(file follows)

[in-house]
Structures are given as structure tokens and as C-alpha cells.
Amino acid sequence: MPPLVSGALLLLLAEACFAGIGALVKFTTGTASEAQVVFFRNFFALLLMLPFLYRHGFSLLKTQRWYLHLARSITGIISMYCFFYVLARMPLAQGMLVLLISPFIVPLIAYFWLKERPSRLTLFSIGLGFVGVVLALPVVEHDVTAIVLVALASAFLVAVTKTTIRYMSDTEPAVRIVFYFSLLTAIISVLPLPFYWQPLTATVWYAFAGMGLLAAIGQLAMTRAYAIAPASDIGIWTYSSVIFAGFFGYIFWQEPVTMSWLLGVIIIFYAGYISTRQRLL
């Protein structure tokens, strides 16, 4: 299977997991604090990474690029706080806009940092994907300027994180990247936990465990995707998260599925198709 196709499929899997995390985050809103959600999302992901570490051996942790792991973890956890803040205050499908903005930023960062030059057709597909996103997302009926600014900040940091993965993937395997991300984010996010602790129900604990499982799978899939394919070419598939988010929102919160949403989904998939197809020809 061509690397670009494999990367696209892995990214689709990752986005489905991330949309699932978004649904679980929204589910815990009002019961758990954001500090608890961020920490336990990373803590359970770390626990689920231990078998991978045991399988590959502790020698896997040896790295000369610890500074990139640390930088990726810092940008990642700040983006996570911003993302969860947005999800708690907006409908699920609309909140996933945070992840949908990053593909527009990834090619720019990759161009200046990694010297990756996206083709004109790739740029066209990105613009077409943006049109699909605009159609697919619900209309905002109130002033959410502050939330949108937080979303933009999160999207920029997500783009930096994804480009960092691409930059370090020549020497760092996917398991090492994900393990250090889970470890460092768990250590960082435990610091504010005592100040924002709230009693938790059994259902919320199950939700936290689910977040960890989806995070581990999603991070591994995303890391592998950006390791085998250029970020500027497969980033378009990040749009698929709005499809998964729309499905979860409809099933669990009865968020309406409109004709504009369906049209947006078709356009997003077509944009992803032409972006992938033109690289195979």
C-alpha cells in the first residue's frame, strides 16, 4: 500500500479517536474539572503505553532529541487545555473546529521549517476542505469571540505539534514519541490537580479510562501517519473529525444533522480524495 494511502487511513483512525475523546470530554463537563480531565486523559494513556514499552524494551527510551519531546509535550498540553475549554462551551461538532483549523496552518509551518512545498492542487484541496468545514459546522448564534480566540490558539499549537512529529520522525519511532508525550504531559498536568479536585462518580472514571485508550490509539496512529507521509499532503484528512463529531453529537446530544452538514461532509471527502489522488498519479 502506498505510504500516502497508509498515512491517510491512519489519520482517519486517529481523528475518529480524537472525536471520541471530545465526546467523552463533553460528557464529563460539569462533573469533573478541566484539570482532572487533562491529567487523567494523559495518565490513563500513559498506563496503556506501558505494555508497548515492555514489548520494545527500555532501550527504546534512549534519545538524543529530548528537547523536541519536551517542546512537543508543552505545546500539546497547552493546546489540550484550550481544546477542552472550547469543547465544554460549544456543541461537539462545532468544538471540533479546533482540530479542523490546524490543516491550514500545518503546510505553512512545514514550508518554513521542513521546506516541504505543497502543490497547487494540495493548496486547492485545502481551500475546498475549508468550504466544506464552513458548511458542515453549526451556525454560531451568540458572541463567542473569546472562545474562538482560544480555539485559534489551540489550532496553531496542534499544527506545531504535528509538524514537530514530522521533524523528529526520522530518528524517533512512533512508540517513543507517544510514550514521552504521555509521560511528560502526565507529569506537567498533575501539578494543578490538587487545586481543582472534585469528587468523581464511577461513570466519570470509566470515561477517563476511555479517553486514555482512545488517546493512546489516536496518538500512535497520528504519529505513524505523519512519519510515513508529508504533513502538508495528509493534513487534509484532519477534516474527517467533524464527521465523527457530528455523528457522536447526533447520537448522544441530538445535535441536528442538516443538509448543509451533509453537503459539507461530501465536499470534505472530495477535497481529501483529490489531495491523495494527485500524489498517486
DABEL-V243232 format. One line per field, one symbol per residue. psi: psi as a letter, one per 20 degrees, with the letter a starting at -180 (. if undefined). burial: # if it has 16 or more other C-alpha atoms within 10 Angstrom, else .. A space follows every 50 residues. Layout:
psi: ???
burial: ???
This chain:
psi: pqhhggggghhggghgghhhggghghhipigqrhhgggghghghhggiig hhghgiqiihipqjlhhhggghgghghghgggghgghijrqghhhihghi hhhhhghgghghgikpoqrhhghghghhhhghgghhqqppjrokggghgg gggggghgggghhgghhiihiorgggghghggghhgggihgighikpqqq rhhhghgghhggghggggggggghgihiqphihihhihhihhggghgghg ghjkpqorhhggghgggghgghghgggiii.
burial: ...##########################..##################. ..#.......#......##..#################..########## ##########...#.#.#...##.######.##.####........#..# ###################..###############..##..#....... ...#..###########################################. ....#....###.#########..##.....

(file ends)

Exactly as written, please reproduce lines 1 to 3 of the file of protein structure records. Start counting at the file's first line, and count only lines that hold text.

[in-house]
Structures are given as structure tokens and as C-alpha cells.
Amino acid sequence: MPPLVSGALLLLLAEACFAGIGALVKFTTGTASEAQVVFFRNFFALLLMLPFLYRHGFSLLKTQRWYLHLARSITGIISMYCFFYVLARMPLAQGMLVLLISPFIVPLIAYFWLKERPSRLTLFSIGLGFVGVVLALPVVEHDVTAIVLVALASAFLVAVTKTTIRYMSDTEPAVRIVFYFSLLTAIISVLPLPFYWQPLTATVWYAFAGMGLLAAIGQLAMTRAYAIAPASDIGIWTYSSVIFAGFFGYIFWQEPVTMSWLLGVIIIFYAGYISTRQRLL